Menstrual Hygiene Day

This Menstrual Hygiene Day, share a better period

Many of us know what it’s like to lend a tampon or a pad to someone - anyone - who needs one. 

It doesn’t matter if it’s your sister, a friend, or a complete stranger in the loo. It’s an unwritten rule that we always help out in an emergency, if we can.

What about a woman living in a refugee camp, who has had to flee her home with nothing? Would you help her out too, if you could?

Around the world, thousands of women, girls and people who menstruate live without access to the safe sanitary products they need. 

So this Menstrual Hygiene Day, please help us to end period poverty, and share a better period with someone who needs it

Share a better period

More ways to get involved this Menstrual Hygiene Day

Periods and girls' education

It’s estimated that one in 10 girls in Africa will miss school when they have their periods. When girls miss several days of school a month, they are more likely to drop out altogether, putting them at greater risk of early child marriage.

ActionAid provides schoolgirls with sanitary pads and works with communities to improve access to toilets so that girls are able to continue their schooling uninterrupted. In our girls’ clubs and girls' rooms in schools, we help girls get information about periods, sex and pregnancy, so that they are better informed about their bodies.

Keeping girls in school in Rwanda with sanitary towels

Marcelene is 17 and lives in Rwanda. Her family can't afford sanitary towels, so like many girls at her school she had to stay at home when she had her period.  

“I have a very big flow so I felt uncomfortable to come to school," Marcelene said. "I don’t want to dirty myself." 

Missing school has had a negative impact on Marcelene's grades as it meant she couldn't sit some of her exams. But now, ActionAid has provided her school with a room where girls can access sanitary pads. 

“It’s a nice room. If you get your period at school you go and change and go back to classes. If I use a pad, I feel so good and comfortable because it soaks the blood so well. If use the cloth I’m always tense that its going to pass through my uniform and stain it, then the boys see it and it becomes the talk of the day,” she said. 

“I think it would be good if all schools had a safe room because it helps so many girls, especially those who can’t afford pads from poor families. It encourages them to stay in school.”

Read more about periods and girls' education

Periods and humanitarian disasters 

Women who have lost everything as a result of humanitarian crises tell us that amongst the essential items they need most are sanitary towels, wipes and soap.

Without menstrual products, women, girls and people who menstruate are forced to use improvised materials to manage their periods, including torn pieces of clothing and rags, which can cause infections.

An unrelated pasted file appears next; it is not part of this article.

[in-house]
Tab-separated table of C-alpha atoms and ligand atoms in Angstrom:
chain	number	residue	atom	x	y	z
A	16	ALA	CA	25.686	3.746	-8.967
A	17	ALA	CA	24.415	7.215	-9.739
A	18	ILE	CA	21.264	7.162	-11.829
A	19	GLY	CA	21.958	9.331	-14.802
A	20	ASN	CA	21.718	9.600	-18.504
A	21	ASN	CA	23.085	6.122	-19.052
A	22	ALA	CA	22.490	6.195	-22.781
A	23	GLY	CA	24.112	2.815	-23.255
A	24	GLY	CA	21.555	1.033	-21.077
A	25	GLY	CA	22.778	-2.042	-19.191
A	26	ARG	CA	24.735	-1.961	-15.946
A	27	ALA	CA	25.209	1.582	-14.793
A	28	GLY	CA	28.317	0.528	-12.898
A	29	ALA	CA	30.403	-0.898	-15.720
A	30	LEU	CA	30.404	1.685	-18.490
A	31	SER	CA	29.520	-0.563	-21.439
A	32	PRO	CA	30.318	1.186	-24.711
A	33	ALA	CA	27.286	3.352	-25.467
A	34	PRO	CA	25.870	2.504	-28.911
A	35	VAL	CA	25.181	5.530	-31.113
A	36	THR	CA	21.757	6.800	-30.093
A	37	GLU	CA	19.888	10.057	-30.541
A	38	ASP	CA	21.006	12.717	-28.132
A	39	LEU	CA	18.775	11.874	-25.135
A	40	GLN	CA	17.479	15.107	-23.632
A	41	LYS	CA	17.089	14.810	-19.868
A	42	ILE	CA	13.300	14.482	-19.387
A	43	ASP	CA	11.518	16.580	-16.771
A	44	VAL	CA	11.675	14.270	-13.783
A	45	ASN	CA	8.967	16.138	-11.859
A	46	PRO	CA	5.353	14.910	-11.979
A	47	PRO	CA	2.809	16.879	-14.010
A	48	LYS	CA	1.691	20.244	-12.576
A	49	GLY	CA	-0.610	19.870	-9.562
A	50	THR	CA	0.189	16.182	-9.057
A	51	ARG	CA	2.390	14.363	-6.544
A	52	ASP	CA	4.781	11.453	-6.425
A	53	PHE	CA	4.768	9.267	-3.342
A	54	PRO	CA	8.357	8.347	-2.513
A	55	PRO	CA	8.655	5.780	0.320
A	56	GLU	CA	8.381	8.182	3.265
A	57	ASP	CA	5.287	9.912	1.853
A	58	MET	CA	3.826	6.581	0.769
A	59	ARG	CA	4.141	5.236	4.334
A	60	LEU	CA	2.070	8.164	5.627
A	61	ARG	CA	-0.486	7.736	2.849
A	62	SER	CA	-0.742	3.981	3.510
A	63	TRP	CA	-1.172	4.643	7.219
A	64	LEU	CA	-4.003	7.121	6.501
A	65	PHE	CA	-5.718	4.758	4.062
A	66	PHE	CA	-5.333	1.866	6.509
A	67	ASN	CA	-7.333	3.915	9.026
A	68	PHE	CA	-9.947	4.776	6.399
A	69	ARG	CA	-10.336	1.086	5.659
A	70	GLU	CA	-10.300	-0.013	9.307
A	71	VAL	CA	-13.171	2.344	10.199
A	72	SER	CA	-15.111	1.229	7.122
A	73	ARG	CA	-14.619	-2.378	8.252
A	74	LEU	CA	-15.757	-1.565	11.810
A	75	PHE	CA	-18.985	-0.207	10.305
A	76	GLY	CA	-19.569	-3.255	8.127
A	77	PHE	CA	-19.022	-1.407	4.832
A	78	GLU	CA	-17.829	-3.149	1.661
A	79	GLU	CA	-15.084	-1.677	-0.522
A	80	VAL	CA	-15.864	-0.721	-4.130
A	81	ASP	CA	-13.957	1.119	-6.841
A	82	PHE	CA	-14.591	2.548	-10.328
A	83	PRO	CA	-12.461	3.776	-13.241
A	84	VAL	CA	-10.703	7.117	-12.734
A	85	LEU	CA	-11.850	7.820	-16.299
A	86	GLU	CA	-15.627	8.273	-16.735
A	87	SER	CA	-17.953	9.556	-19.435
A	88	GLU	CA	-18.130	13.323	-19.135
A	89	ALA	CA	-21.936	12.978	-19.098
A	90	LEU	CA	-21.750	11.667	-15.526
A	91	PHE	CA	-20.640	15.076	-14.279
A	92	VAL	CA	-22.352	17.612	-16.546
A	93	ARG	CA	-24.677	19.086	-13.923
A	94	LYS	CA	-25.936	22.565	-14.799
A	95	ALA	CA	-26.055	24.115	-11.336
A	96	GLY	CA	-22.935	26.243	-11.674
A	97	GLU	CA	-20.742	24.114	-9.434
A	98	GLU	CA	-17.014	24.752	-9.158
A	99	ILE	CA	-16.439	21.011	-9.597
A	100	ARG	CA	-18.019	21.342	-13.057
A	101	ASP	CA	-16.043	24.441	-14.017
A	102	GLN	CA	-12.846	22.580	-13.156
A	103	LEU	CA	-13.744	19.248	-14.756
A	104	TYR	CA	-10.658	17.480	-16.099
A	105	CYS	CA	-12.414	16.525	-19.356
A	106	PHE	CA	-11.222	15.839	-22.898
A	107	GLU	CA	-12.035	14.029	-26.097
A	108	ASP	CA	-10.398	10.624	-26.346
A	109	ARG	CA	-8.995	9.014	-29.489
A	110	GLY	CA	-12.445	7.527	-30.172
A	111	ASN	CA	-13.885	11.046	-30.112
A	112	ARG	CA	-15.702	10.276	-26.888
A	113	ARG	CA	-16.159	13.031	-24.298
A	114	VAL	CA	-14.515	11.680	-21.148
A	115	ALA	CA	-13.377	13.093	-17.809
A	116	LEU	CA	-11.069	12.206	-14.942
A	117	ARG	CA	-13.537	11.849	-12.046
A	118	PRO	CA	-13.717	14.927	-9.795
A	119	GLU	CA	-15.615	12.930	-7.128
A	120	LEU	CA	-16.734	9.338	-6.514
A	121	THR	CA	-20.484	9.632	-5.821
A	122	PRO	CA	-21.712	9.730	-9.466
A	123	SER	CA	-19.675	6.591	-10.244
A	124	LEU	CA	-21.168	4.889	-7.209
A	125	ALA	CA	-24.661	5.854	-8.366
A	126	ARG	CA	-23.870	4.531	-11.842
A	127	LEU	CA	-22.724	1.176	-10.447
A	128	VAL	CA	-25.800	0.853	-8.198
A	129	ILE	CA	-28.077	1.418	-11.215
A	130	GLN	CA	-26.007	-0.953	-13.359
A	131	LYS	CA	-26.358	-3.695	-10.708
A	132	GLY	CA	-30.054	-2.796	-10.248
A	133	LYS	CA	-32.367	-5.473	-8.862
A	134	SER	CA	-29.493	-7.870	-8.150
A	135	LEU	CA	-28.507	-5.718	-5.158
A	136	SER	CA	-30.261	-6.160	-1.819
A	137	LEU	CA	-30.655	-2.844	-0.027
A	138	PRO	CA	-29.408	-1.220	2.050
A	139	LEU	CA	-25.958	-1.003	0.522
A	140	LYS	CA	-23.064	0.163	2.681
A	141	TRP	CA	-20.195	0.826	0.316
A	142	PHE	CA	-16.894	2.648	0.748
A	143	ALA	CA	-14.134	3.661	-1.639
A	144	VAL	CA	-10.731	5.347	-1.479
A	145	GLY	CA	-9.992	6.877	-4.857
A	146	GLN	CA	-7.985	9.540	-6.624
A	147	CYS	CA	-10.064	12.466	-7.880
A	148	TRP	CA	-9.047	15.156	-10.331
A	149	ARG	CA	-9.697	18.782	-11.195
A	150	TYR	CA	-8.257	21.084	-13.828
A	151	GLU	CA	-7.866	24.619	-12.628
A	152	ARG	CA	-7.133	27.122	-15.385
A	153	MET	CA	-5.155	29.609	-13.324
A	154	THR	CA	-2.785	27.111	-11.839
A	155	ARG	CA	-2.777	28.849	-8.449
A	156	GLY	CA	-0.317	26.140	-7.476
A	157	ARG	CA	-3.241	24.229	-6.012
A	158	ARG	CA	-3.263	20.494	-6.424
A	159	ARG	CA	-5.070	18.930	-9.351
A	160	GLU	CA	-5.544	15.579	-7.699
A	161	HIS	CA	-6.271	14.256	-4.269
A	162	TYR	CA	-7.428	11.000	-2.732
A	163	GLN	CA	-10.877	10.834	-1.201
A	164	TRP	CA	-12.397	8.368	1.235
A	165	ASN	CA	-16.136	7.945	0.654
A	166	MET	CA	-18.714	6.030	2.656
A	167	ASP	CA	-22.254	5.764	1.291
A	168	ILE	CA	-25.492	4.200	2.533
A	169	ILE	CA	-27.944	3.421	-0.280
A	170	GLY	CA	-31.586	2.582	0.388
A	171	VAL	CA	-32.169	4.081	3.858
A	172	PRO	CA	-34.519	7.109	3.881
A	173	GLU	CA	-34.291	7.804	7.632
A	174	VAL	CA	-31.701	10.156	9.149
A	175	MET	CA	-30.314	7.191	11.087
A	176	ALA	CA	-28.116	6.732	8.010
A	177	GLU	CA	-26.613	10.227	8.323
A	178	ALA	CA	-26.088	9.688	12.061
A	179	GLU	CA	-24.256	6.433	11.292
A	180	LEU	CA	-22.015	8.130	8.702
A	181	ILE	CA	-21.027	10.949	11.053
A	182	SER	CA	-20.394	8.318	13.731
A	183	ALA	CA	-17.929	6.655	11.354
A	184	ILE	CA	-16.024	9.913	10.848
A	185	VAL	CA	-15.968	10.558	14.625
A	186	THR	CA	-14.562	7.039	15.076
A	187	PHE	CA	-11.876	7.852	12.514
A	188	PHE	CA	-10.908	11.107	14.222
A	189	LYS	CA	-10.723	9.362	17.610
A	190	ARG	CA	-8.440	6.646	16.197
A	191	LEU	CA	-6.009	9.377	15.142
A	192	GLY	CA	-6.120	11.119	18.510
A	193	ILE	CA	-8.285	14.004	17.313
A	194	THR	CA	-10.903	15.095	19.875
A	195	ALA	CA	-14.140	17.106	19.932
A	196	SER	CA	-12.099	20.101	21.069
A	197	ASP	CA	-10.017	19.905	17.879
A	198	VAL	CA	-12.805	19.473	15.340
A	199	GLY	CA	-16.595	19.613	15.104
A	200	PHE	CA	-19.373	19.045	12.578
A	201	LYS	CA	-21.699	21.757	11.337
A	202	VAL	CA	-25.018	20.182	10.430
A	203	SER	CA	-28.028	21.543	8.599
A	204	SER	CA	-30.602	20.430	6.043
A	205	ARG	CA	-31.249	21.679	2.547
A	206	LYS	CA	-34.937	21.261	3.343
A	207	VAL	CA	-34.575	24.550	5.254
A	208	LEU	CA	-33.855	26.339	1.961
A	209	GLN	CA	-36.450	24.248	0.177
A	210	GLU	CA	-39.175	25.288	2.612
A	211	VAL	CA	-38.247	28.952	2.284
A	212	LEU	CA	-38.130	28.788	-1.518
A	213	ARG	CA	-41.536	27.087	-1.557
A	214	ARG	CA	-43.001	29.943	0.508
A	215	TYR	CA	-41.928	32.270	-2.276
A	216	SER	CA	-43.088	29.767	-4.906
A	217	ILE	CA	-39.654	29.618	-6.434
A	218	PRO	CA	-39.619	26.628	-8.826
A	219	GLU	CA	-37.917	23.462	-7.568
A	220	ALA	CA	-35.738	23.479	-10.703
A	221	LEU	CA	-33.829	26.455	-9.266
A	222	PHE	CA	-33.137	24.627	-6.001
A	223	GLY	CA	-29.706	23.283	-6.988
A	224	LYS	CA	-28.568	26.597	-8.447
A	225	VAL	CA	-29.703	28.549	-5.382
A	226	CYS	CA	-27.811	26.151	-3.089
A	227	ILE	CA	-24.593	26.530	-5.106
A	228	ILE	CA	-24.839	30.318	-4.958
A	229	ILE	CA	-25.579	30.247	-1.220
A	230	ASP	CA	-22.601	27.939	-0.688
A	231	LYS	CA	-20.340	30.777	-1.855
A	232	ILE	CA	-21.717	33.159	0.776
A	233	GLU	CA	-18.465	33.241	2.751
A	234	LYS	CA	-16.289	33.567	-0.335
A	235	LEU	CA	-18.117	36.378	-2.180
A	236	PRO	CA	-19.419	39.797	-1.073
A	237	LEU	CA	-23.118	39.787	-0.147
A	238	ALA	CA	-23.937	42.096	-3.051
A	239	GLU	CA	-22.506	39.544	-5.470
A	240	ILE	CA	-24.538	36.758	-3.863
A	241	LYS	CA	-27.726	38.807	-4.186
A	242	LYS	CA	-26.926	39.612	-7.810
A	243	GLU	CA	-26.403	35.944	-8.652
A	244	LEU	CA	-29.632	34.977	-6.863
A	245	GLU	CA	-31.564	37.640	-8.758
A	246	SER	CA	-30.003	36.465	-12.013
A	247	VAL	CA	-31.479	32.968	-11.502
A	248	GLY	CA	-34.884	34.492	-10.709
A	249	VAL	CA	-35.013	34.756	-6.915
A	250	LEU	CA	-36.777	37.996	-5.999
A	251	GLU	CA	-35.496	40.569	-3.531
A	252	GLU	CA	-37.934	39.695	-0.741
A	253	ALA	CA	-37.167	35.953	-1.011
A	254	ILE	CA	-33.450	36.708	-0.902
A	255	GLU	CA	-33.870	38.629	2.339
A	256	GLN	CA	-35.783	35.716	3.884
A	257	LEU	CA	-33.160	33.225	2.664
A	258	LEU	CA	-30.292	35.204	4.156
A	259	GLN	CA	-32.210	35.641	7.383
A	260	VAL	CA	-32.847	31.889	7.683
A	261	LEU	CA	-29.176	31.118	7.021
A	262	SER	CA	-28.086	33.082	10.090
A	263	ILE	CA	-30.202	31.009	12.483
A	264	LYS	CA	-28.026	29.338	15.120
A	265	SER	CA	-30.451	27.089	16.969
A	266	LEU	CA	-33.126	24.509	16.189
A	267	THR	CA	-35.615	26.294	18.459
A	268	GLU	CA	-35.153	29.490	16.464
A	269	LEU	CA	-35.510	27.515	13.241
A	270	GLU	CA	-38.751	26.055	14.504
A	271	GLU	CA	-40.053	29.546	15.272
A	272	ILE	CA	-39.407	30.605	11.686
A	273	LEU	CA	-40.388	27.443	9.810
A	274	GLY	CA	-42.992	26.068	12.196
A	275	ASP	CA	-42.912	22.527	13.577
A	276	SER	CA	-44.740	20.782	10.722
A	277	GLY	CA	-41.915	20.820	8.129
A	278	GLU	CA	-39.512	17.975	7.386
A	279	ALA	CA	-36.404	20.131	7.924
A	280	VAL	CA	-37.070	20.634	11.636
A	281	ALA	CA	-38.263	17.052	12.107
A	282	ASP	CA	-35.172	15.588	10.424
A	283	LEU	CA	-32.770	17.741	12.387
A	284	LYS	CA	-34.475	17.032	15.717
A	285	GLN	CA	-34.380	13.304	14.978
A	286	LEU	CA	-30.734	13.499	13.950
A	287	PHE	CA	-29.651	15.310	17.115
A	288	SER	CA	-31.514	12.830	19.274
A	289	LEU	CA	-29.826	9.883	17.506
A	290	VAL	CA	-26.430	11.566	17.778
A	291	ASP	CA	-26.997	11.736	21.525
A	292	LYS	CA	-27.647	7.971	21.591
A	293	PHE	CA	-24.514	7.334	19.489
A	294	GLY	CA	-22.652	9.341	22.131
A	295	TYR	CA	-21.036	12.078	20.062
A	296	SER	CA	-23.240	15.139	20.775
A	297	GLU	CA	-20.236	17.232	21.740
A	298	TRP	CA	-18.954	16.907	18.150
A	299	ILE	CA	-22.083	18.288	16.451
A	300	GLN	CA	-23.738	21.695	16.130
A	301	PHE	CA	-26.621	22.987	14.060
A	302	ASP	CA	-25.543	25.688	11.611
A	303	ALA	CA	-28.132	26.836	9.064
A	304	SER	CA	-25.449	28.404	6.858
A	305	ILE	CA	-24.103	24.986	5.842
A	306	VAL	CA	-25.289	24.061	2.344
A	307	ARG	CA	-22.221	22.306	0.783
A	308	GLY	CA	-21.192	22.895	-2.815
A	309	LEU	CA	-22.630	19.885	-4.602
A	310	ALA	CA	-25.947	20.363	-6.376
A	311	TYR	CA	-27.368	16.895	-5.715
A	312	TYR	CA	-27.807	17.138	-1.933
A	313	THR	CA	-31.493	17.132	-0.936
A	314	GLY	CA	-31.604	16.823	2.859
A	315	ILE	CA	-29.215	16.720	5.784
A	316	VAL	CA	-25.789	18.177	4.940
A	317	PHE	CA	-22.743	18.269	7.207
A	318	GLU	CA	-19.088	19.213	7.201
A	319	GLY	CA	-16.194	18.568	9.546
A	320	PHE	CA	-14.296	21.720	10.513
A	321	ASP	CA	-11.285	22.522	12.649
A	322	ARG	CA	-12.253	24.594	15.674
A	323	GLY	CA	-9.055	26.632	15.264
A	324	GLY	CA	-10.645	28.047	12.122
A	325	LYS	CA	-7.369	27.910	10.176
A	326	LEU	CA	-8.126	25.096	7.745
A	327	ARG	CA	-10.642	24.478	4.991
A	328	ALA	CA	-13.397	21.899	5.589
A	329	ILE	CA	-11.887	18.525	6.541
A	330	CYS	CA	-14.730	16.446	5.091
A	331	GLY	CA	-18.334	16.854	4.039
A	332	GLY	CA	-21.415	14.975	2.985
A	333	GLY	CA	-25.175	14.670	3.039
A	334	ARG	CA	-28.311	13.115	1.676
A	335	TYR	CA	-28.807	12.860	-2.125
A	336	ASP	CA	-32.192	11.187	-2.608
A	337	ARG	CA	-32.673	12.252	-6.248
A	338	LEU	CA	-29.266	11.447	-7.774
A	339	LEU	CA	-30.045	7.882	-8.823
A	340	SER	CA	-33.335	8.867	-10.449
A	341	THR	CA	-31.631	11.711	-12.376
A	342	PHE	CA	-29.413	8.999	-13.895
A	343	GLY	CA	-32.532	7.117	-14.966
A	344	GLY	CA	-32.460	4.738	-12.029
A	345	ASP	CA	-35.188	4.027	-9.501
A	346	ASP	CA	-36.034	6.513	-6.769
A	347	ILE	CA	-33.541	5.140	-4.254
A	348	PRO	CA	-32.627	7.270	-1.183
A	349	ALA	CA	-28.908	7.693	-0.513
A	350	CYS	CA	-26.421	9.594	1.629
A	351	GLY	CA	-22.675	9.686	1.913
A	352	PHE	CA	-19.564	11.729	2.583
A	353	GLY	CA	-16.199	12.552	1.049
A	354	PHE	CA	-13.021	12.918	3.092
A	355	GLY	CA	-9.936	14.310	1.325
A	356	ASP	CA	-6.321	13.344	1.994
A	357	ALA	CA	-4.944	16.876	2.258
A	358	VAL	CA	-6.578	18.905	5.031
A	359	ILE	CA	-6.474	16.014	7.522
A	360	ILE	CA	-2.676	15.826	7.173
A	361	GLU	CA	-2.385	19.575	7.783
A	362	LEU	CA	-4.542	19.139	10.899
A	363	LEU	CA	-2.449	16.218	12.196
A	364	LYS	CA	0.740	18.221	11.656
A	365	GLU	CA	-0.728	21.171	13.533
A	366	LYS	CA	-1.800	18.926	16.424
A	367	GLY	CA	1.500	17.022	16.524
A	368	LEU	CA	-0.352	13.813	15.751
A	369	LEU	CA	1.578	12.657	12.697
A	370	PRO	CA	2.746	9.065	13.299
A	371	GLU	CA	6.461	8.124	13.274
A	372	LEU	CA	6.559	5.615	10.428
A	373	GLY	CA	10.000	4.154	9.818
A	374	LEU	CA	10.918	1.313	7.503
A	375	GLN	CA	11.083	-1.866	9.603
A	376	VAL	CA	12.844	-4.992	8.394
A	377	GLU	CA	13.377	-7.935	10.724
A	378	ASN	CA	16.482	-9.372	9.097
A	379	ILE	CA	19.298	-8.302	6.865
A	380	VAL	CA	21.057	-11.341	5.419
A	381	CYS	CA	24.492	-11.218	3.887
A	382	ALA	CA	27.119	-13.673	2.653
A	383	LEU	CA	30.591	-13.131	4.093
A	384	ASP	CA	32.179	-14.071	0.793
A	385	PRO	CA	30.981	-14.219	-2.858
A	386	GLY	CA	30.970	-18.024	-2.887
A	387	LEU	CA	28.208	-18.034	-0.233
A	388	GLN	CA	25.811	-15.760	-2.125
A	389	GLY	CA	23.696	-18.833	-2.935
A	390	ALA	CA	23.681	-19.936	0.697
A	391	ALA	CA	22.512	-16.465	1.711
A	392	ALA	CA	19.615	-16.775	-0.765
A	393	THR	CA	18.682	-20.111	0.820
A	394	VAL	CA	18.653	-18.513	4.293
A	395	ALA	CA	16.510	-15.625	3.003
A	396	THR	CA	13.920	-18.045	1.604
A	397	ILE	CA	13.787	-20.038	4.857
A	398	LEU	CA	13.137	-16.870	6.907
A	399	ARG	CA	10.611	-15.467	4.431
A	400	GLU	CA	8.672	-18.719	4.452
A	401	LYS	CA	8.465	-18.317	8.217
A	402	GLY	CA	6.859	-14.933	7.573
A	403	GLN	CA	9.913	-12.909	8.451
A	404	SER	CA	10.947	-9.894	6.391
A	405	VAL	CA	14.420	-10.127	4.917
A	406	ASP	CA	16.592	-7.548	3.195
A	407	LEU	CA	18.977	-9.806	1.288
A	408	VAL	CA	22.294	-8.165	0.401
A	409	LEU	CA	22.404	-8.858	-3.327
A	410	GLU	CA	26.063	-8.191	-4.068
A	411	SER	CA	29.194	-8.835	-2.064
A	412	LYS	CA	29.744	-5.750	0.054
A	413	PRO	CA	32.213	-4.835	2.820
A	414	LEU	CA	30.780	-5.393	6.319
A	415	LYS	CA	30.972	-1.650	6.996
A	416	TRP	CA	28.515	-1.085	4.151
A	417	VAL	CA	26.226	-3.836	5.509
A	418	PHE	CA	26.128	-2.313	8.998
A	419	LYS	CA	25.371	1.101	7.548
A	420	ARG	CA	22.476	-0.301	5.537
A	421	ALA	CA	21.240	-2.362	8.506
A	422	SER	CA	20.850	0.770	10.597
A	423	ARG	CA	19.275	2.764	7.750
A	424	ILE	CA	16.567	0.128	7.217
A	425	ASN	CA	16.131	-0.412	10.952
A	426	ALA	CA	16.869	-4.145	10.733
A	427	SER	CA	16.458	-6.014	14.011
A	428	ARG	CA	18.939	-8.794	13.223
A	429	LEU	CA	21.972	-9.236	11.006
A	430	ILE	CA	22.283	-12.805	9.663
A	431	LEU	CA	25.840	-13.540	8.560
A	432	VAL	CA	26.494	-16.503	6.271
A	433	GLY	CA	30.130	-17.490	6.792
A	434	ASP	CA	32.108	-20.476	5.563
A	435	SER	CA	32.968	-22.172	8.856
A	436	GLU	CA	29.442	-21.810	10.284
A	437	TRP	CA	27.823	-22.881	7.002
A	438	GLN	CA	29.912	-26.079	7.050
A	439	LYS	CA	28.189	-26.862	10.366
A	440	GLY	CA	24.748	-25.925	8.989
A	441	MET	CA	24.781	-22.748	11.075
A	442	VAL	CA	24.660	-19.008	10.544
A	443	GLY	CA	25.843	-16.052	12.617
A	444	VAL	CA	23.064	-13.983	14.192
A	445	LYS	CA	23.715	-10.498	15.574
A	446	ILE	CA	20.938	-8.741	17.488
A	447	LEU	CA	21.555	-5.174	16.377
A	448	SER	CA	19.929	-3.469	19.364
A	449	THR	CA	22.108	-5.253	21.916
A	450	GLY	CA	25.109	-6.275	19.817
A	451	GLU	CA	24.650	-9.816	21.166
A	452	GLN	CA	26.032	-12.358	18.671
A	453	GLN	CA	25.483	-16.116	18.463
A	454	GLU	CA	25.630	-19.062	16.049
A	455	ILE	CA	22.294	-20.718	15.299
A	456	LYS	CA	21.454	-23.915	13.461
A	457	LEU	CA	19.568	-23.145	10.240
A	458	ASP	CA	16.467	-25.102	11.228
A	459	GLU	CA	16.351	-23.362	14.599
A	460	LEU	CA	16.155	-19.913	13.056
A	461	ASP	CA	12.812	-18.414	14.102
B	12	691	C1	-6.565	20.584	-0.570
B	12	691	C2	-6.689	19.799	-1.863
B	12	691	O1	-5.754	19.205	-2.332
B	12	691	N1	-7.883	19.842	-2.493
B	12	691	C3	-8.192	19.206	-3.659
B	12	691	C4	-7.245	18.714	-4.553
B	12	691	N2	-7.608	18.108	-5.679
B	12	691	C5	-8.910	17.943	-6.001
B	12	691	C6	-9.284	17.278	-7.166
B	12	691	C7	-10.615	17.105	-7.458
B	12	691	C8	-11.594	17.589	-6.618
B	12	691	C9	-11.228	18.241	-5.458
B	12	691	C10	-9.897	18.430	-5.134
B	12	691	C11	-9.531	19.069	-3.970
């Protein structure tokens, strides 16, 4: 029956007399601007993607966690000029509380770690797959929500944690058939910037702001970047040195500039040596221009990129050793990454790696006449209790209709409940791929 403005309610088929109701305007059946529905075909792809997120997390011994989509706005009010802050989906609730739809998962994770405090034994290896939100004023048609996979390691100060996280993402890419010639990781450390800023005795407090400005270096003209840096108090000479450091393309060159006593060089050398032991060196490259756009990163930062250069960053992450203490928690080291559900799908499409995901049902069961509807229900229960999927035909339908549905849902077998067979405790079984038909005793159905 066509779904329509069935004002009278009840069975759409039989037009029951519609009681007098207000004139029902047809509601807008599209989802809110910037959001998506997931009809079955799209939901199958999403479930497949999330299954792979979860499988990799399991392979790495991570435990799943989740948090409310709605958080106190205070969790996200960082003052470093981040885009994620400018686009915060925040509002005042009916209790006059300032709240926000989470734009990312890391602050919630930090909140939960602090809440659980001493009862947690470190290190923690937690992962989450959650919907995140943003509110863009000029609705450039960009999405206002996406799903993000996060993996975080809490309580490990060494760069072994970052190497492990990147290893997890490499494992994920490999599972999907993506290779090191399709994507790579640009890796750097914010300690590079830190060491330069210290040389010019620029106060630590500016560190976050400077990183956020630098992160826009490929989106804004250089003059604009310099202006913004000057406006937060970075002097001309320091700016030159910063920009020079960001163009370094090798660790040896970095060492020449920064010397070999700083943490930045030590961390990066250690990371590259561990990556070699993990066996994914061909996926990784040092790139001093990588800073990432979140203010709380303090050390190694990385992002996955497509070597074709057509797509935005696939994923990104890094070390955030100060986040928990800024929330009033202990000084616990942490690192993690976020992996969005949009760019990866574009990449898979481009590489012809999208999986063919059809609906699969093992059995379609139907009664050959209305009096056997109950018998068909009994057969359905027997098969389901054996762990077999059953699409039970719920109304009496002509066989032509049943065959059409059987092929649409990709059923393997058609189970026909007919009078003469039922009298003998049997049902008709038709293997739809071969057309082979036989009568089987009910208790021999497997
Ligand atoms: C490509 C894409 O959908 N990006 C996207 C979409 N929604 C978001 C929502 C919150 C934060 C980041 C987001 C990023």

In humanitarian emergencies, ActionAid provides essentials kits which can include soap, menstrual products and clean underwear, helping people manage their periods safely, and with dignity. 

Supporting refugees with menstrual products

13-year-old Wesal's mother was killed in an airstrike on their home in Syria. Her father and grandmother tried to take Wesal and her sisters to Jordan – but at the border her father was arrested and taken back to Syria.

Now, Wesal and her three sisters are being brought up by their grandmother, Azziza, in Jordan. Without their mum and dad, the family are struggling to get by. 

Wesal started her period last year when she was 12. Now, Azziza has to face the agonising choice of whether to buy food or menstrual products for her granddaughters when they have their periods. 

Read more about periods in humanitarian disasters

Wesal can't afford to buy sanitary towels when she has her period.

Sharron Lovell/ActionAid

Sanitary pads changing lives in Malawi

In Malawi, ActionAid is providing training for communities in how to make reusable, low-cost sanitary pads. These simple sanitary pads are changing lives.

Before, girls who couldn't afford sanitary pads often felt unable to go to school because they were teased by boys if their clothes became stained.

Now, not only are girls able to stay in school, but their others in the community are building long-term businesses by selling their extra pads at the market. This provides women with opportunities to earn an income and support their families. 

Ruth received a sewing machine and training on how to use it from ActionAid. She now makes cheap, reusable sanitary towels.

Samantha Reinders/ActionAid

Sewing reusable sanitary pads

Ruth, from Malawi, is a mother of two who makes reusable sanitary pads for girls in Namalusa village, Malawi.

ActionAid provided the sewing machine, and training on how to use it, to her and other women in the community who were struggling to make ends meet. So far, the women taking part in this project have made 3,000 pads, to be distributed to 600 girls. 

"I think the program is good," Ruth says. "I’ve benefitted from it, and others are benefitting from it," she said. 

One of the girls who has received pads came to her to thank her and say that she was doing better at school because of the pads.

Ruth said: "I felt good in my heart, because I never expected I’d be able to make such a difference."

Top image: In Kampala, Uganda, Harriet received training from ActionAid to make reusable sanitary pads. Karin Schermbrucker/ActionAid

Page updated 25 May 2021